In 2021, I wrote an investigation for The Breach exposing the influx of Canadian mining activity in Ethiopia’s northern Tigray region while a bloody civil war raged. During that investigation, I found out that my cousin was working in a mine in Tigray and that my extended family had lost contact with her since the fighting started. Distressingly, Amnesty International had recently released a report on the forceful displacement and extensive mass rape happening during the Tigray war. To this day, I have no idea where my cousin is or if she’s even alive. 

Learning about all the mining activity in Tigray brought into sharp relief how states and corporations see war as an opportunity to advance their own interests in land expropriation and resource extraction. For example, in Ethiopia, land is inherited through blood or kinship ties. Through rape, beatings, and murder, the Ethiopian government has seized land families have held for generations, and granted mining companies increased access to those lands.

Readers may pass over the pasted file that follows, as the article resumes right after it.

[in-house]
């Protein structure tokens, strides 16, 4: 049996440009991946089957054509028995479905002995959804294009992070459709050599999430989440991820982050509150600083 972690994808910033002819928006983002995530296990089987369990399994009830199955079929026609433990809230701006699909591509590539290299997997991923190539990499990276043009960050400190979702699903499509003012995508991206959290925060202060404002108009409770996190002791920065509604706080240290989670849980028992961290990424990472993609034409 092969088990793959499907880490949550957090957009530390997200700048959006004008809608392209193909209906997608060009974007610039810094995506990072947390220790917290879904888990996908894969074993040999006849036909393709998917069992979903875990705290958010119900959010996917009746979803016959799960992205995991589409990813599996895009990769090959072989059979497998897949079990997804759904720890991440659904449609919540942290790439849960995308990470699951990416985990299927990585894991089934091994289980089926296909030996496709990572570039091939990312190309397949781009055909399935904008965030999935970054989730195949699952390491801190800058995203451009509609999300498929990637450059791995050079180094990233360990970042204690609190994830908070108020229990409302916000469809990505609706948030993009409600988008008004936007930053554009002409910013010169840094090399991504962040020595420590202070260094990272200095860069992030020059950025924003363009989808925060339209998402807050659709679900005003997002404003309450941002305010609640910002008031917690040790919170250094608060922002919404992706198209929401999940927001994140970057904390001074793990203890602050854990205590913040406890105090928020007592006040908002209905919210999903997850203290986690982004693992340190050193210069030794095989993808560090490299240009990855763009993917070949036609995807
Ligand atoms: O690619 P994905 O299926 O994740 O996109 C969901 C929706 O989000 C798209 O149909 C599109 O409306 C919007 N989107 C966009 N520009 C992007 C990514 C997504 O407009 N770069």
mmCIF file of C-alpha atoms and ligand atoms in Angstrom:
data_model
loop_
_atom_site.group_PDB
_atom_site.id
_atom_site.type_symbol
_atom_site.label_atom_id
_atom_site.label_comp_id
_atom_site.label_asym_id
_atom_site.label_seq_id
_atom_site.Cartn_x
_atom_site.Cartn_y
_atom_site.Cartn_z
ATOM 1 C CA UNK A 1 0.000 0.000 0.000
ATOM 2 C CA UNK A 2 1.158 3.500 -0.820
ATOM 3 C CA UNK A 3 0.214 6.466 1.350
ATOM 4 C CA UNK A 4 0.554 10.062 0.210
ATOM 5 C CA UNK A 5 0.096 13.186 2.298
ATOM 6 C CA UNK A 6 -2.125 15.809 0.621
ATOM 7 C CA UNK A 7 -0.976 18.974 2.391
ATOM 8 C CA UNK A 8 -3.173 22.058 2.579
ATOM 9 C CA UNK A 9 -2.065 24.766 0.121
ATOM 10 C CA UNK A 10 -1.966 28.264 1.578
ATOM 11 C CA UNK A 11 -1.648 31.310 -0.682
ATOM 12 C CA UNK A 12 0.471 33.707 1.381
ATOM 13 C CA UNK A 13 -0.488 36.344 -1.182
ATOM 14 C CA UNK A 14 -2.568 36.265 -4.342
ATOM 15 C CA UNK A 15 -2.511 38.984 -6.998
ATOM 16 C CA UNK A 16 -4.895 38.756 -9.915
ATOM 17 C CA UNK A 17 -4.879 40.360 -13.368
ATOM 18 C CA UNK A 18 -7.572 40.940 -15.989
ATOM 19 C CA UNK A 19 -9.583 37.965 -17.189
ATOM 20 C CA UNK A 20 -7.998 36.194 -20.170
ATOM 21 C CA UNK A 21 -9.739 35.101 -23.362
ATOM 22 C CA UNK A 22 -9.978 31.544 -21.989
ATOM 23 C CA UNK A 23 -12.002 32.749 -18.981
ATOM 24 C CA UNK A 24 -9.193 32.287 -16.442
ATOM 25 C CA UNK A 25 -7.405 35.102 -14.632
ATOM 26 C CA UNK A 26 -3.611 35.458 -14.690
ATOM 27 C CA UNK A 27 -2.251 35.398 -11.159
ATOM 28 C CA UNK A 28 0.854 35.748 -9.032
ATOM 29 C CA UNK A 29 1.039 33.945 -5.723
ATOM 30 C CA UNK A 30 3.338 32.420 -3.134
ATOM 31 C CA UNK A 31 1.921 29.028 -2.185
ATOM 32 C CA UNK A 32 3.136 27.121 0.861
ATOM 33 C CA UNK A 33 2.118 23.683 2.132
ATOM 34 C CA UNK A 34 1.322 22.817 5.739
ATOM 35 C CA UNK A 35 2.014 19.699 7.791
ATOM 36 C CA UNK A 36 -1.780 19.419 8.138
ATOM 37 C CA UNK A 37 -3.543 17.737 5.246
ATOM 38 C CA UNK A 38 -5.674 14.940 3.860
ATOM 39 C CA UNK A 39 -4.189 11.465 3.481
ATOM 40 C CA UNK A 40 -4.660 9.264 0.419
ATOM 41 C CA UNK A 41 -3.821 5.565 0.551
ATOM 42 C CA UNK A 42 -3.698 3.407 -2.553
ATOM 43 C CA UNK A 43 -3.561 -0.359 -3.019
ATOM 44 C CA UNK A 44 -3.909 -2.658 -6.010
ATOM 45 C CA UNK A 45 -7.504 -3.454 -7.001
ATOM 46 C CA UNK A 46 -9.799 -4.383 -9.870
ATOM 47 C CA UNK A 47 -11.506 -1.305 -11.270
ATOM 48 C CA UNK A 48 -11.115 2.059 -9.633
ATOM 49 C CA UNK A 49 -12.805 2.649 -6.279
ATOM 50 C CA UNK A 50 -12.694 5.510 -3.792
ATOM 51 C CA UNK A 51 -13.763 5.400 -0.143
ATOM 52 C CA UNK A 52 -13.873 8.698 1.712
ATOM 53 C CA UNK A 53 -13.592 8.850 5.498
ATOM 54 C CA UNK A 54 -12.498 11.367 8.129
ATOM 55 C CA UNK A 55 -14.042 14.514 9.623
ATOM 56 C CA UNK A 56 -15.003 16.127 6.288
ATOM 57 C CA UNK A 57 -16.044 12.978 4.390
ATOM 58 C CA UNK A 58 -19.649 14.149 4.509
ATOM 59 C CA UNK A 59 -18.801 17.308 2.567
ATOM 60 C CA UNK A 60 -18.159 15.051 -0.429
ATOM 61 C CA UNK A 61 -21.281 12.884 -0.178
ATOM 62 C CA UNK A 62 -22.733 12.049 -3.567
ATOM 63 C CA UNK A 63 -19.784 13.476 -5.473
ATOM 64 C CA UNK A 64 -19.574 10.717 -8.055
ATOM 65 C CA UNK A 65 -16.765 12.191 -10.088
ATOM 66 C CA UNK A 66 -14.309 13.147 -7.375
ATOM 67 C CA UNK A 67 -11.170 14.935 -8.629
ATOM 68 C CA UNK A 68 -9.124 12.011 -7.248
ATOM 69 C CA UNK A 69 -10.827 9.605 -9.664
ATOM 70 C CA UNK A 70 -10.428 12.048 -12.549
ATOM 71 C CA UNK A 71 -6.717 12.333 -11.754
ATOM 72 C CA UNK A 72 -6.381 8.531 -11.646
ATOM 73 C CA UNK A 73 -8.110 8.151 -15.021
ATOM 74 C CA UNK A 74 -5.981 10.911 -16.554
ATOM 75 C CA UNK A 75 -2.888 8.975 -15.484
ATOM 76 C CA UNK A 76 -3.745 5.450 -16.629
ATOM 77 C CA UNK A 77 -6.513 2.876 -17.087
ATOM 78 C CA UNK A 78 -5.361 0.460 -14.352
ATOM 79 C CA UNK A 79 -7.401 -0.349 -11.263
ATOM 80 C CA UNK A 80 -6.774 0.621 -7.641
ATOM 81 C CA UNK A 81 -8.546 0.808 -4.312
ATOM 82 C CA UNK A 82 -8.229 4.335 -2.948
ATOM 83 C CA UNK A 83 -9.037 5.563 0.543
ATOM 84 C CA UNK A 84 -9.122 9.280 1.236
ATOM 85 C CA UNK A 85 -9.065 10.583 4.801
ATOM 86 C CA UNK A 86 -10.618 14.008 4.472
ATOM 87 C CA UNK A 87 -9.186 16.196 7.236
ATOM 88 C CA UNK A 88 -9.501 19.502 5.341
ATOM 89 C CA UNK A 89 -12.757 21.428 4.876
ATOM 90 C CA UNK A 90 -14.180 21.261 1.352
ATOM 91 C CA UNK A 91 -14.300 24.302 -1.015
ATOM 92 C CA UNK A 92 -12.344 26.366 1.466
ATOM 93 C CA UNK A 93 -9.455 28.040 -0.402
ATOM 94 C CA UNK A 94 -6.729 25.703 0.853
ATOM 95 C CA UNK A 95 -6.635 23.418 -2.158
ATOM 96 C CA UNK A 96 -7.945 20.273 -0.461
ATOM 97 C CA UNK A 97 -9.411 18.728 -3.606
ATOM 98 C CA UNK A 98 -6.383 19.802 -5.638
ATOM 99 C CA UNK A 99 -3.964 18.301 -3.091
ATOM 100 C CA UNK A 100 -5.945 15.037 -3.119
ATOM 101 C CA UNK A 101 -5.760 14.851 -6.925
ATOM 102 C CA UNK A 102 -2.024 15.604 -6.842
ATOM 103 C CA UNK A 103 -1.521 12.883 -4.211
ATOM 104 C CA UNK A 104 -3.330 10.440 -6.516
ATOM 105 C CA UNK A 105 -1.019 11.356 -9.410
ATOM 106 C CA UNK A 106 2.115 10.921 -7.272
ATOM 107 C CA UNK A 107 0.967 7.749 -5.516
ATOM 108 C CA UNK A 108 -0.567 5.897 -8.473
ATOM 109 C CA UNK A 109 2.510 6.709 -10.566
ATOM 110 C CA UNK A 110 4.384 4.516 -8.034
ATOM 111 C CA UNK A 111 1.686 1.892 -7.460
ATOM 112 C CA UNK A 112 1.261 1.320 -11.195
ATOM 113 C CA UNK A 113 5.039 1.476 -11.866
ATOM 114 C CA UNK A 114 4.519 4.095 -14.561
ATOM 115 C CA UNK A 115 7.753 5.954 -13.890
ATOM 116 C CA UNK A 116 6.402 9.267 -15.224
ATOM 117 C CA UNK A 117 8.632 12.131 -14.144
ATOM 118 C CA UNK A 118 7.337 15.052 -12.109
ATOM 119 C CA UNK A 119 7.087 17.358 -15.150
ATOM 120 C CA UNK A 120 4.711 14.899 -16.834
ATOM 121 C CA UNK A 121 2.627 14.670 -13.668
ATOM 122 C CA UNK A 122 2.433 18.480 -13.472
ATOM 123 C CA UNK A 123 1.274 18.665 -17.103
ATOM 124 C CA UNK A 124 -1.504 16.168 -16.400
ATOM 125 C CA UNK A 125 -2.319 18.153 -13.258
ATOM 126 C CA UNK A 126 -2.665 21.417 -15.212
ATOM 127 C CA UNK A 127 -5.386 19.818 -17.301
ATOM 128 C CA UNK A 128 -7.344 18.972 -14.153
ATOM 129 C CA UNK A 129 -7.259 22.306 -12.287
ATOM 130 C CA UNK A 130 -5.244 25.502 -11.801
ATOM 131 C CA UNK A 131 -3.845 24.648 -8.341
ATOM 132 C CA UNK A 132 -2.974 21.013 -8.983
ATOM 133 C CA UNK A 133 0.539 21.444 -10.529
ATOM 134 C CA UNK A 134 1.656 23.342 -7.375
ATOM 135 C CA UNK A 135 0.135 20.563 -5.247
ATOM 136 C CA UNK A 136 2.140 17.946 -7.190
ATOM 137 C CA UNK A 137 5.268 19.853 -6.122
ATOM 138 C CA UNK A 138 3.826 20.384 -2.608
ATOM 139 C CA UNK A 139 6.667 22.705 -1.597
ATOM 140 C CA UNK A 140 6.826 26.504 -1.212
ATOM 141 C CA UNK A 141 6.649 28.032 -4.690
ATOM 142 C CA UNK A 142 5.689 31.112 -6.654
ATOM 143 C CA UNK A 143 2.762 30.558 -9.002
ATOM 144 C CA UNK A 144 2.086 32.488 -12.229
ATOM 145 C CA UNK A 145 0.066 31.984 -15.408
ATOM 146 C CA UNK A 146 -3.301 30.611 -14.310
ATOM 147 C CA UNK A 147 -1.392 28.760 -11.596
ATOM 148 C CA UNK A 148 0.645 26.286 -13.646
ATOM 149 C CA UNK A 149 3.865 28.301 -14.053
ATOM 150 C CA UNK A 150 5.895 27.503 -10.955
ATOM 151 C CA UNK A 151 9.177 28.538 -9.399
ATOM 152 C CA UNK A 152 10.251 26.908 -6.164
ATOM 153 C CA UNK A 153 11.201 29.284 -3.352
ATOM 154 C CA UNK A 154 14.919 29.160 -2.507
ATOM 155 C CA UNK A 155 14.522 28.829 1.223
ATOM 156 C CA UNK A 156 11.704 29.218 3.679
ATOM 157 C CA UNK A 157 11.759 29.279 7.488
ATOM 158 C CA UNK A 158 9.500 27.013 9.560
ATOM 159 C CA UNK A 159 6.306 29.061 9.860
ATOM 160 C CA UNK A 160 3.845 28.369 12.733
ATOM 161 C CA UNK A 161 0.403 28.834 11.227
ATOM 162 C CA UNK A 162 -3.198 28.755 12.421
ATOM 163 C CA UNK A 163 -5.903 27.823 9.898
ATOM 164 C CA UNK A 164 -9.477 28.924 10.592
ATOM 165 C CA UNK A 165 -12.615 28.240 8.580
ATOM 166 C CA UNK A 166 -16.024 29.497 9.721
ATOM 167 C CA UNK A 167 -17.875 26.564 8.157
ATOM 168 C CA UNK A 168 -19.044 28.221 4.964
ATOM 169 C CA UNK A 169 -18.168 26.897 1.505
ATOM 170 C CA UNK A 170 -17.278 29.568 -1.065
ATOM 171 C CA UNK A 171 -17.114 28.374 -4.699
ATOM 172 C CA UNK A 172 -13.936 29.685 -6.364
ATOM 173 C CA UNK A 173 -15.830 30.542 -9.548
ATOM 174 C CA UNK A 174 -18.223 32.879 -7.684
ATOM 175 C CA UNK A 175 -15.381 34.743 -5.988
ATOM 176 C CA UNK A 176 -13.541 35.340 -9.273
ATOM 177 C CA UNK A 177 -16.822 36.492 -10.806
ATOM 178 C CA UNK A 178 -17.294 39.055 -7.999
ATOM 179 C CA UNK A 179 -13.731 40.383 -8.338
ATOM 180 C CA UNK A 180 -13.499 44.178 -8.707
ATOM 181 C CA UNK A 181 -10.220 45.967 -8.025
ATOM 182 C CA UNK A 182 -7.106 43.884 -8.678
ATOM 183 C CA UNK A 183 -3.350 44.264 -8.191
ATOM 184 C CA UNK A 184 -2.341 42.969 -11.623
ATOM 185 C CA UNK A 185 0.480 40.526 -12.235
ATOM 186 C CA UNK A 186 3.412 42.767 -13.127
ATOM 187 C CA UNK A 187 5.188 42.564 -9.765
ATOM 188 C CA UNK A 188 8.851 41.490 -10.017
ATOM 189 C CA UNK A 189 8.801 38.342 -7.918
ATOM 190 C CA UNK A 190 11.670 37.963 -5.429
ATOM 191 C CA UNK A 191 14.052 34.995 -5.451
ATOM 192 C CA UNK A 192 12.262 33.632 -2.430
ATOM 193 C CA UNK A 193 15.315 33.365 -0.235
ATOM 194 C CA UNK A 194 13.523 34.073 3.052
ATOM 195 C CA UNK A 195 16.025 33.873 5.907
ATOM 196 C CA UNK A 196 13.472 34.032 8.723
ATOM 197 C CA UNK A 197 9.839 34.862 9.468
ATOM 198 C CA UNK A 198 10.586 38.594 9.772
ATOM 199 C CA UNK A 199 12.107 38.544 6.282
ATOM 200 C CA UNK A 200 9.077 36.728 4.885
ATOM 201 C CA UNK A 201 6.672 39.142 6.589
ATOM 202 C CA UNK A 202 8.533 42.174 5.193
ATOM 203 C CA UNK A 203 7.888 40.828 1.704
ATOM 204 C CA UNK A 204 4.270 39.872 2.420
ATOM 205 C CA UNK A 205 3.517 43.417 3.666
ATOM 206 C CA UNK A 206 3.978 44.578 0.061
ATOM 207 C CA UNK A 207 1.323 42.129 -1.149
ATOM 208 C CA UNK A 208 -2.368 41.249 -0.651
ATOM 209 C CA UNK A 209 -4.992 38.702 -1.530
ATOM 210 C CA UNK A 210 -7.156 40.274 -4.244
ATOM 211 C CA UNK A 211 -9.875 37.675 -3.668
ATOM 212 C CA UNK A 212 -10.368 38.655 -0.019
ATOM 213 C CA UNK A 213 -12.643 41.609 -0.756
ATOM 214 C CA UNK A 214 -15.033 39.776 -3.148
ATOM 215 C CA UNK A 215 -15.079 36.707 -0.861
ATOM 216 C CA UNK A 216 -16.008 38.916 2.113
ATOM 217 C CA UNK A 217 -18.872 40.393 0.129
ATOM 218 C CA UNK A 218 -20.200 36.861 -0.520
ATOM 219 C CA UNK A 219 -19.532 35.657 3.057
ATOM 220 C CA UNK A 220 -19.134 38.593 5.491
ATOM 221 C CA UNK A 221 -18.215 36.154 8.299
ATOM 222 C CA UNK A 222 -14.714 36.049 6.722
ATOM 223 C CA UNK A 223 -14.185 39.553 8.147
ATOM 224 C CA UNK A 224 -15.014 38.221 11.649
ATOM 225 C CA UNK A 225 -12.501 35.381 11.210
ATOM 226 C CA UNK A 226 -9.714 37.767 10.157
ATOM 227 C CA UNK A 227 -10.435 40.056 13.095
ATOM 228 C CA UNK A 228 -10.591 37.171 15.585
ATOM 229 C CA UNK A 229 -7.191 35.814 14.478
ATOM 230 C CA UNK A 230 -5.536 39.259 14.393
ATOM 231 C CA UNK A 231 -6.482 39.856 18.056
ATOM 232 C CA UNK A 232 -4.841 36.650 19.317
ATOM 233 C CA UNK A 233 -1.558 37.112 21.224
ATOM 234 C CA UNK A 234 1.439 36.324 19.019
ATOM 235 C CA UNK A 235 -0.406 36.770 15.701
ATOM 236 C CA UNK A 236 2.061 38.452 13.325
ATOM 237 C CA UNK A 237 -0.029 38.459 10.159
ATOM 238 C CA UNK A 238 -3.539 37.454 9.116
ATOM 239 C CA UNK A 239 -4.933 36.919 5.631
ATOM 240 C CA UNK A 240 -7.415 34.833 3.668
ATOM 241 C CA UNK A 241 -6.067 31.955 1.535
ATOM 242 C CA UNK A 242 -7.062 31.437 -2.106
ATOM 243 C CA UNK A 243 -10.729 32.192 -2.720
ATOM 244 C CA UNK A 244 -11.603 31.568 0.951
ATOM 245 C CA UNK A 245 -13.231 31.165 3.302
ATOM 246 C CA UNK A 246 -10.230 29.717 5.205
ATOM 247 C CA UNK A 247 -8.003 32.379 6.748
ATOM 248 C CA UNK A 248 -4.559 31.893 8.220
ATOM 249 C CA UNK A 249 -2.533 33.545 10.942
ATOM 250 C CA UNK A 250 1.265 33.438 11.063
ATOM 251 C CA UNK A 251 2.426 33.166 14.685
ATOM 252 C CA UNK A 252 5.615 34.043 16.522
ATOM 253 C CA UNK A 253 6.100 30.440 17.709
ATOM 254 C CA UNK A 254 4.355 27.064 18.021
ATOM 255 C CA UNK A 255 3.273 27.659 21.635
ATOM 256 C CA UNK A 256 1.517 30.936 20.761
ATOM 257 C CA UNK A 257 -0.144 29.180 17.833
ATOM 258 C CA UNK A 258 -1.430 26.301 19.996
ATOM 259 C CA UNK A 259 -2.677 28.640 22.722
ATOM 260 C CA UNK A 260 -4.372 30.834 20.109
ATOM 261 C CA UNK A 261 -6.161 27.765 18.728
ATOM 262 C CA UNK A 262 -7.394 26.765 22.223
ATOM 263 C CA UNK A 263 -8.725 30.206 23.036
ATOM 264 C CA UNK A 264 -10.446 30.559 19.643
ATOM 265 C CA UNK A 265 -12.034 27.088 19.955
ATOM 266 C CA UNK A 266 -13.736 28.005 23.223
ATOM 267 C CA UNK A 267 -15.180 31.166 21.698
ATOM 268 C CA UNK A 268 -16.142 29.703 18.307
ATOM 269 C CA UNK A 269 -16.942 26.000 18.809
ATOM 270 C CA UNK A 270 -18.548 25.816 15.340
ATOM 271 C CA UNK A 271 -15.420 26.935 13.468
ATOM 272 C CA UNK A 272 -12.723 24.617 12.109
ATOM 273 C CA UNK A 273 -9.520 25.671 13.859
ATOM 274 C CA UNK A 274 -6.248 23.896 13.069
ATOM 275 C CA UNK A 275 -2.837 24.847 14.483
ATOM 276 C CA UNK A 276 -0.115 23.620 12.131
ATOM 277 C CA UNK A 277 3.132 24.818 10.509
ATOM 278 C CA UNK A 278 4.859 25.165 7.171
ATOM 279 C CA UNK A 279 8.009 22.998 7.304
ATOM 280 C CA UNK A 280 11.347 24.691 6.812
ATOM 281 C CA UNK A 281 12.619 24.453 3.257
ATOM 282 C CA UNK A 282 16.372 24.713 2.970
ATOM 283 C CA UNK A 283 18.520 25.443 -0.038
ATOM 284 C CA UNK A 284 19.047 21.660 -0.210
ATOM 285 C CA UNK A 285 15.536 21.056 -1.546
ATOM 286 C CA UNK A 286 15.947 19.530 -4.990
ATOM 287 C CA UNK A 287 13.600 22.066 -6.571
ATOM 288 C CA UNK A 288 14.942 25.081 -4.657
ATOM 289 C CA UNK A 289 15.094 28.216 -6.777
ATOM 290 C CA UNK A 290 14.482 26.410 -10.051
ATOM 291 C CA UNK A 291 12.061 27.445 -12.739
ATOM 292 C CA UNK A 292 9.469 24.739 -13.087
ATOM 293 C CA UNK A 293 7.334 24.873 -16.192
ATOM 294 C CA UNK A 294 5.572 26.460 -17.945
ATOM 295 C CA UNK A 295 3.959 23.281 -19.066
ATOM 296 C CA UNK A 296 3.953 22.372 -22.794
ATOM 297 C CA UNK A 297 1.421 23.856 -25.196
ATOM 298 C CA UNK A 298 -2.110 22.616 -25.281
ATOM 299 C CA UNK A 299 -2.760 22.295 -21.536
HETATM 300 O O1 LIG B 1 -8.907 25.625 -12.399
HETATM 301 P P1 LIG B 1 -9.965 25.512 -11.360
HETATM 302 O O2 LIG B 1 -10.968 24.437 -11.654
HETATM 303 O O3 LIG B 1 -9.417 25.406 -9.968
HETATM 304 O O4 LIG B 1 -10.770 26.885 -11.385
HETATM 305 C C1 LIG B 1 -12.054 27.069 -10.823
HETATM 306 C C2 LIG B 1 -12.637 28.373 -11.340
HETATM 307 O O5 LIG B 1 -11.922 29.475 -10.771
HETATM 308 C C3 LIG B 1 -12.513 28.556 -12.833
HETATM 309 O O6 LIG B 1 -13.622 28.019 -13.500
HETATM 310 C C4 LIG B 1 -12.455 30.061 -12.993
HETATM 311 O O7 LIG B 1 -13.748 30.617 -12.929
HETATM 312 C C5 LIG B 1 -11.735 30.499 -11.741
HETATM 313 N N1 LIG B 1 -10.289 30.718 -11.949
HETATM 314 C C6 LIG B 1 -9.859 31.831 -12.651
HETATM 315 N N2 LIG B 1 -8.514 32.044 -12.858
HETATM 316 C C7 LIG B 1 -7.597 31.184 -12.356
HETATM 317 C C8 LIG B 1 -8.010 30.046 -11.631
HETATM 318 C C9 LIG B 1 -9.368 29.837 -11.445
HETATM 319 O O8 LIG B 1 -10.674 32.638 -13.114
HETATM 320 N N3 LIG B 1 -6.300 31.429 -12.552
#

Canada is home to over half of the world’s mining companies and is implicated in over 75 per cent of all mining operations globally.

Mining is inherently violent. Canada has a long history of extracting capitalist value from the Earth, breaking people and communities in the process; a brutal splitting of relations between land, humans, and non-human life forms. I’m drawn to stories of resistance against state violence and corporate exploitation, particularly resistance to mining and especially in the Horn of Africa. My parents, after all, were refugees who fled war in Ethiopia and Eritrea in the late 1980s. I was born in Canada, far removed from my parents’ experiences, but aware of the long shadows of war that have followed them. The gaps in my knowledge about my family and our histories drive me to write this article. It’s like what Saidiya Hartman writes about unknown histories: “The loss of stories sharpens the hunger for them.” So, while this article will likely be read as a form of resistance to the exploitation and destruction of mining, for me it is also a yearning for stories, like that of my cousin who has disappeared in Tigray’s mines. This work is my way of connecting with my family’s past and contributing to the fight against mining and all resource extraction industries.